IDEAS home Printed from
   My bibliography  Save this article

When does marketisation lead to privatisation? Profit-making in English health services after the 2012 Health and Social Care Act


  • Krachler, Nick
  • Greer, Ian


Governments world-wide have attempted to use market mechanisms and privatisation to increase the quality and/or reduce the cost of healthcare. England's Health and Social Care Act 2012 is an attempt to promote privatisation through marketisation in the National Health Service (NHS). While the health policy literature tends to assume that privatisation follows from private-sector entry points, we argue that this is more likely if firms expect to make a profit. This paper examines the link between privatisation and marketisation in England drawing on 32 semi-structured interviews with private-sector and public-sector respondents, campaigners, and other experts conducted 6–10 months after the implementation of the 2012 Act.

Suggested Citation

  • Krachler, Nick & Greer, Ian, 2015. "When does marketisation lead to privatisation? Profit-making in English health services after the 2012 Health and Social Care Act," Social Science & Medicine, Elsevier, vol. 124(C), pages 215-223.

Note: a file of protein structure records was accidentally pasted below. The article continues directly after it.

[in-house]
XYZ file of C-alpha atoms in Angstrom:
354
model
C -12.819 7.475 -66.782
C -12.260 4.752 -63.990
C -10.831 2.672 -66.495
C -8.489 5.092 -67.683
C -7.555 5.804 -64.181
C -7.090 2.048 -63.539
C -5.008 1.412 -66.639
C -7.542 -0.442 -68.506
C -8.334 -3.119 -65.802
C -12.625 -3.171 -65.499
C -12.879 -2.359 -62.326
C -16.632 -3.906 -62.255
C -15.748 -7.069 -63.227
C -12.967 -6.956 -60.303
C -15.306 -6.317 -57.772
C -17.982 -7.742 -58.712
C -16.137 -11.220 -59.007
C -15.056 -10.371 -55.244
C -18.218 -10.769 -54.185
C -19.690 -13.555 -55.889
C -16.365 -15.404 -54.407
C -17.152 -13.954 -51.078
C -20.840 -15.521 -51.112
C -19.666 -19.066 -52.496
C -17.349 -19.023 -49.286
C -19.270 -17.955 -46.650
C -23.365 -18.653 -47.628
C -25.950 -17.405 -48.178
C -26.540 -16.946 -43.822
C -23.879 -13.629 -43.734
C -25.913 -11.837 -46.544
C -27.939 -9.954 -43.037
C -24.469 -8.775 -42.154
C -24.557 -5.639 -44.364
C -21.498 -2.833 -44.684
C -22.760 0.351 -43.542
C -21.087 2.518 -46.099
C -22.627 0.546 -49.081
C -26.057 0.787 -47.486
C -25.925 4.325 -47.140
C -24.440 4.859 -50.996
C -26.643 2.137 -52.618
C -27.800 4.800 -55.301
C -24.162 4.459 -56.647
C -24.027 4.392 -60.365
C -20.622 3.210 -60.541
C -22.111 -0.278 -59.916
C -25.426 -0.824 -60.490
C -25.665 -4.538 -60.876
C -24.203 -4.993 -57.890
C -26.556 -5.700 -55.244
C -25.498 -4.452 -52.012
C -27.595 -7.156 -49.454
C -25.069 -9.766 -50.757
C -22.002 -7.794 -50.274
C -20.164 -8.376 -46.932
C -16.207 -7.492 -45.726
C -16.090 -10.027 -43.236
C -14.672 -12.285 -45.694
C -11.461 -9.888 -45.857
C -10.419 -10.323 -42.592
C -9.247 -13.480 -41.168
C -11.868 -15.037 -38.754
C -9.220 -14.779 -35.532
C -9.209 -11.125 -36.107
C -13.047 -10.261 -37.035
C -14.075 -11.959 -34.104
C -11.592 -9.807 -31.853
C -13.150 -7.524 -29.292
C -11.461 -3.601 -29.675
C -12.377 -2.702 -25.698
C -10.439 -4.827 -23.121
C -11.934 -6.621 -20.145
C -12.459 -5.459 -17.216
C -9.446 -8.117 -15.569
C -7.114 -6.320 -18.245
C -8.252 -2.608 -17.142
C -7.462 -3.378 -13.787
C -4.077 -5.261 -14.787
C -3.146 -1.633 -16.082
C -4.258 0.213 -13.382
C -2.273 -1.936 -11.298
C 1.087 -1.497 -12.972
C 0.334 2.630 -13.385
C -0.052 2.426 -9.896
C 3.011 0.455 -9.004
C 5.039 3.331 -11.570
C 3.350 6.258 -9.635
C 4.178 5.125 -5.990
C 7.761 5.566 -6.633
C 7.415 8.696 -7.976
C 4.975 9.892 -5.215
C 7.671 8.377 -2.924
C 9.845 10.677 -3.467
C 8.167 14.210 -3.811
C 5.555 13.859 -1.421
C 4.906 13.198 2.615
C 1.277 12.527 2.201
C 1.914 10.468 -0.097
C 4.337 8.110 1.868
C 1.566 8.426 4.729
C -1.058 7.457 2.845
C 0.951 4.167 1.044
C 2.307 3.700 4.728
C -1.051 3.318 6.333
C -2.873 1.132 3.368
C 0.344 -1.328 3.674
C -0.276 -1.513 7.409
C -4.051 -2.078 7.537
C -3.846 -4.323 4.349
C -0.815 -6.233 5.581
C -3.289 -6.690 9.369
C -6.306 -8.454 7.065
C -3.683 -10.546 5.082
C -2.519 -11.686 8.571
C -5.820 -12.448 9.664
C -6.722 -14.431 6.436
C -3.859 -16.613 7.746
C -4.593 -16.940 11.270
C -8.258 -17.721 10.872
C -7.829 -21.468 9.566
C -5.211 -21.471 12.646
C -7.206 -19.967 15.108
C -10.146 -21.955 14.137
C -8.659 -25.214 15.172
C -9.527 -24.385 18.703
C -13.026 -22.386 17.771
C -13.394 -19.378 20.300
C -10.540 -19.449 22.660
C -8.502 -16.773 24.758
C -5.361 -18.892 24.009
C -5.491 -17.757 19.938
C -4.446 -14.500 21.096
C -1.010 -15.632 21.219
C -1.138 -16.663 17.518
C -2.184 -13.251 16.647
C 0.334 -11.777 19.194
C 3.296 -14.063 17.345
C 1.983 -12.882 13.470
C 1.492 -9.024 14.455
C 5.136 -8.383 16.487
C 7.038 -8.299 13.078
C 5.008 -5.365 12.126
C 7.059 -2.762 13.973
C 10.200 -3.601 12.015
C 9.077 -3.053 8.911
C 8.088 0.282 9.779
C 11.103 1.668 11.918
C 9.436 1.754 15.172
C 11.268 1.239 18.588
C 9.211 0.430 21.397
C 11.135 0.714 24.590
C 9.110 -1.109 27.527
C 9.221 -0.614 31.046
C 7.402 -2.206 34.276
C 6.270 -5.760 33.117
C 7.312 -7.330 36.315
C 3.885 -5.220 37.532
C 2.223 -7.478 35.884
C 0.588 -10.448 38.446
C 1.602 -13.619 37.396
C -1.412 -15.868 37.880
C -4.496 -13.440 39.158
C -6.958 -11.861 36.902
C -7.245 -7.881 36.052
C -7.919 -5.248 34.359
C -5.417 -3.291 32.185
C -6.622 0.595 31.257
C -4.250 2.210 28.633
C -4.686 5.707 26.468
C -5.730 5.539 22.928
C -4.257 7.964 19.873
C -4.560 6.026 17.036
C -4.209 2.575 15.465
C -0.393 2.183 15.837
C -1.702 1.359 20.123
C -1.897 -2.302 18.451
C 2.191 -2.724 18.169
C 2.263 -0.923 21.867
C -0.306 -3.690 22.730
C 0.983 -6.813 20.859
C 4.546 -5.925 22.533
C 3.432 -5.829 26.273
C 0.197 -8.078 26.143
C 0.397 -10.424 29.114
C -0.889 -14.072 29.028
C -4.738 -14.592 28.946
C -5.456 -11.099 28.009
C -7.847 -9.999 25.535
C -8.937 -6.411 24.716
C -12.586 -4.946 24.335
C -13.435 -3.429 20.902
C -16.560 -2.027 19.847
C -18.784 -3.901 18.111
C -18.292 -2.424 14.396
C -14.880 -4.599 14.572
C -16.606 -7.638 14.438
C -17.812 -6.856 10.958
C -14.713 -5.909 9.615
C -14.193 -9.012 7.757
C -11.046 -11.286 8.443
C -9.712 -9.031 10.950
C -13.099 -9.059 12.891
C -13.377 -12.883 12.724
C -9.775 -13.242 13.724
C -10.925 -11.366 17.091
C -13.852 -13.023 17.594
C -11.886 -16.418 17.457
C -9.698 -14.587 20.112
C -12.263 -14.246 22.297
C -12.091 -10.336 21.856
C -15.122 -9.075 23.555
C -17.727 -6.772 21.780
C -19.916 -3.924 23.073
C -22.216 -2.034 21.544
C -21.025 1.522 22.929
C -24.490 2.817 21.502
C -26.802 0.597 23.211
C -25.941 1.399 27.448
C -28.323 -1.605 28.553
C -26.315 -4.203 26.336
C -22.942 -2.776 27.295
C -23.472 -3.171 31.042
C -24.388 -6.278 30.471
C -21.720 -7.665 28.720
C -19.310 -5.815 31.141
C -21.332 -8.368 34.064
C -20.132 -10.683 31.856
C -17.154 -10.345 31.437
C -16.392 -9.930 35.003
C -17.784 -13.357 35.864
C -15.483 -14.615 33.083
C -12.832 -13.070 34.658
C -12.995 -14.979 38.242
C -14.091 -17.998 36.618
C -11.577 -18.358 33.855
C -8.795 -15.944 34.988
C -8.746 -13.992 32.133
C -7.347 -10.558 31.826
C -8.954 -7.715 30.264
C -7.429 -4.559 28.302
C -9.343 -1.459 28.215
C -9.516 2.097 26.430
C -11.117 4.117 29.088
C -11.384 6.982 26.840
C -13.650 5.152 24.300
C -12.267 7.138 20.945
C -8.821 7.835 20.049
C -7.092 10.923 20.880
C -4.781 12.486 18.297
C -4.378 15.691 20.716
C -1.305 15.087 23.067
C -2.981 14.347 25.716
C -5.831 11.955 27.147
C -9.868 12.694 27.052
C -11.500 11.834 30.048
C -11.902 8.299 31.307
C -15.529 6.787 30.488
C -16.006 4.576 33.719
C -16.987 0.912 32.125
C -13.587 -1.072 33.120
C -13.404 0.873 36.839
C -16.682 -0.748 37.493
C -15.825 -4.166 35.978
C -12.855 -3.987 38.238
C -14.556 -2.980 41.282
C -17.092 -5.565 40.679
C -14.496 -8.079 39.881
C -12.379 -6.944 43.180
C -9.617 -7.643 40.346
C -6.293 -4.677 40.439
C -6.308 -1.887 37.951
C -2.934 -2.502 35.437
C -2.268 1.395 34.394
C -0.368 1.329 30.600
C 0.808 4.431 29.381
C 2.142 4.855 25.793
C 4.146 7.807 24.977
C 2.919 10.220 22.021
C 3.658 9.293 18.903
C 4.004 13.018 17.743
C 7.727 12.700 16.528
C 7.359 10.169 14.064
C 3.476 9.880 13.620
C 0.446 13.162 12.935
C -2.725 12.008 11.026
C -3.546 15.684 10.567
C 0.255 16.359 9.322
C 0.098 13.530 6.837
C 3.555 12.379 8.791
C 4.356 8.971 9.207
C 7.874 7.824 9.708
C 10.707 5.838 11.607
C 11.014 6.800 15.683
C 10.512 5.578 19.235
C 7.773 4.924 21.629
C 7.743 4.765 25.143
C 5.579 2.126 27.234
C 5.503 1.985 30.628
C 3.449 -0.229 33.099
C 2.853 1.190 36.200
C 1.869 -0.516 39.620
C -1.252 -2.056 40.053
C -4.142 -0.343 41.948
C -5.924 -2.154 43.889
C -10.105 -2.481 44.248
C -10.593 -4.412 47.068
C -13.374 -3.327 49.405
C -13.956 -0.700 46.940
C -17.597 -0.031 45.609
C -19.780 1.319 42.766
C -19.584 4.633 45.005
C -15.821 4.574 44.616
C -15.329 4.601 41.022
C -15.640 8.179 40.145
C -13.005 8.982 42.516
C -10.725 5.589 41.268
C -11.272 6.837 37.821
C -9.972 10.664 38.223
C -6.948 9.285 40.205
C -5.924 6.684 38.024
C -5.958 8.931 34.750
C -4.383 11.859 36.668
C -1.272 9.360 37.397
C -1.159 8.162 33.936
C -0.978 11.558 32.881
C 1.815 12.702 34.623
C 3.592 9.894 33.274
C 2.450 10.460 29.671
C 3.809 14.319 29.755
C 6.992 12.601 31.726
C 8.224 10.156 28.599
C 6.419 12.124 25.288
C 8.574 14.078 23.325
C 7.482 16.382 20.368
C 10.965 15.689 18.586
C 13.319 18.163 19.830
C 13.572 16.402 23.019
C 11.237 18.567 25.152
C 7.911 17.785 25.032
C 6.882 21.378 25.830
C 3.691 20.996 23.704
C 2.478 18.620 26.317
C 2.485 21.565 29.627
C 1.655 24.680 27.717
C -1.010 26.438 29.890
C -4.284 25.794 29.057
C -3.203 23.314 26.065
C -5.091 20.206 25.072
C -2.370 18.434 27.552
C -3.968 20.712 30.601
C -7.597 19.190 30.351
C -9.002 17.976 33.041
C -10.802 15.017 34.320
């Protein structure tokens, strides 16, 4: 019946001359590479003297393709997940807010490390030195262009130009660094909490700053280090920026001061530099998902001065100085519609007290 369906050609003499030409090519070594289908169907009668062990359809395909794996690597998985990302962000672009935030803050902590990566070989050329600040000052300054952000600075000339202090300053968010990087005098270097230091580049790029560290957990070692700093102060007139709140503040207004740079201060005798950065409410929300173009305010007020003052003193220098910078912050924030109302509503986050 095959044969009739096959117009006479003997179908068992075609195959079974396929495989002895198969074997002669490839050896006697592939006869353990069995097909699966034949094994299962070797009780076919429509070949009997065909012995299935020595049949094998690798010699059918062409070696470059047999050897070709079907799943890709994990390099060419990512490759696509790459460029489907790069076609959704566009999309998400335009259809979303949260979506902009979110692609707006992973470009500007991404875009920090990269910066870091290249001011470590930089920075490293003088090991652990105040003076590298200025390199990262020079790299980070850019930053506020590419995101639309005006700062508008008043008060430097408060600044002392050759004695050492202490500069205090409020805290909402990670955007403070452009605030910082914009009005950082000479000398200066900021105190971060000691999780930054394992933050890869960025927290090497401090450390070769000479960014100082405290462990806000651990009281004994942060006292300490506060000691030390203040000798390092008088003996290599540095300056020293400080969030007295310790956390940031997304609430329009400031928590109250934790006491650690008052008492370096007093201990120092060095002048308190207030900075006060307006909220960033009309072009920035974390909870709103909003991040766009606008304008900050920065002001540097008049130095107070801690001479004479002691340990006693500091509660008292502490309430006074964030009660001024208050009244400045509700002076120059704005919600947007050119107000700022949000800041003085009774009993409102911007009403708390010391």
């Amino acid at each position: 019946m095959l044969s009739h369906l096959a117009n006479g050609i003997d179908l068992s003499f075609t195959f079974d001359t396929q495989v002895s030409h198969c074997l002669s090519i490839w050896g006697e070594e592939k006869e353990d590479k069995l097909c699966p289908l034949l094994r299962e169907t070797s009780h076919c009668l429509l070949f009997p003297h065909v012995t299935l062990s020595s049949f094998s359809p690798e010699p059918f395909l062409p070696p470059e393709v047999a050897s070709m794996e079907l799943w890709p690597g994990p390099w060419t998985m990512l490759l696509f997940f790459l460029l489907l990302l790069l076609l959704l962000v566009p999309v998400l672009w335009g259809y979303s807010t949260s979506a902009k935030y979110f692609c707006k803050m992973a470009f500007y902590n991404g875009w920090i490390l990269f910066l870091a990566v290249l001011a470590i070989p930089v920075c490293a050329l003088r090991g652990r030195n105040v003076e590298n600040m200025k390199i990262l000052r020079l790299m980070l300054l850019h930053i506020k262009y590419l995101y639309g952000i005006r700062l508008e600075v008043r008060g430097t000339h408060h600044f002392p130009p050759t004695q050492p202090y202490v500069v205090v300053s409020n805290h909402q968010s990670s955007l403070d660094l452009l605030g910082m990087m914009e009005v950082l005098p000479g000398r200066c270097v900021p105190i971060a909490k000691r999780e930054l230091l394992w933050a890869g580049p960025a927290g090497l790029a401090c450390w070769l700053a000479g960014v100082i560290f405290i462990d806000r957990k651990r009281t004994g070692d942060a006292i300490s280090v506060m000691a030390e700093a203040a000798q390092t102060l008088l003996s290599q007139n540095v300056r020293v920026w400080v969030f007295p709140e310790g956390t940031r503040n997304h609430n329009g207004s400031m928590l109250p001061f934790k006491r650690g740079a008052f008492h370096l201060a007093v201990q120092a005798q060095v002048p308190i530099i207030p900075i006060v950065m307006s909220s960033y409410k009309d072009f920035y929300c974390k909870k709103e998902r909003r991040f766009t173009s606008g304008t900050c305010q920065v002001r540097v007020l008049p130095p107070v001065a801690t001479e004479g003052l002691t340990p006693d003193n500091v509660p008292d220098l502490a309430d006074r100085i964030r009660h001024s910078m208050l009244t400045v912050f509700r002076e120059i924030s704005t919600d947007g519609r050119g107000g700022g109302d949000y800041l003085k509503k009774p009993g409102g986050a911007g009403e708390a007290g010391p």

• Handle: RePEc:eee:socmed:v:124:y:2015:i:c:p:215-223
    DOI: 10.1016/j.socscimed.2014.11.045

    Download full text from publisher

    File URL:
    Download Restriction: Full text for ScienceDirect subscribers only

    As the access to this document is restricted, you may want to search for a different version of it.

    References listed on IDEAS

    1. Radnor, Zoe J. & Holweg, Matthias & Waring, Justin, 2012. "Lean in healthcare: The unfilled promise?," Social Science & Medicine, Elsevier, vol. 74(3), pages 364-371.
    2. O'Reilly, Jacqueline & Busse, Reinhard & Häkkinen, Unto & Or, Zeynep & Street, Andrew & Wiley, Miriam, 2012. "Paying for hospital care: the experience with implementing activity-based funding in five European countries," Health Economics, Policy and Law, Cambridge University Press, vol. 7(01), pages 73-101, January.
    3. Wilsford, David, 1994. "Path Dependency, or Why History Makes It Difficult but Not Impossible to Reform Health Care Systems in a Big Way," Journal of Public Policy, Cambridge University Press, vol. 14(03), pages 251-283, July.
    4. Turner, Simon & Allen, Pauline & Bartlett, Will & Pérotin, Virginie, 2011. "Innovation and the English National Health Service: A qualitative study of the independent sector treatment centre programme," Social Science & Medicine, Elsevier, vol. 73(4), pages 522-529, August.
    5. Light, Donald W., 2001. "Managed competition, governmentality and institutional response in the United Kingdom," Social Science & Medicine, Elsevier, vol. 52(8), pages 1167-1181, April.
    6. Jensen, Carsten, 2011. "Marketization via Compensation: Health Care and the Politics of the Right in Advanced Industrialized Nations," British Journal of Political Science, Cambridge University Press, vol. 41(04), pages 907-926, October.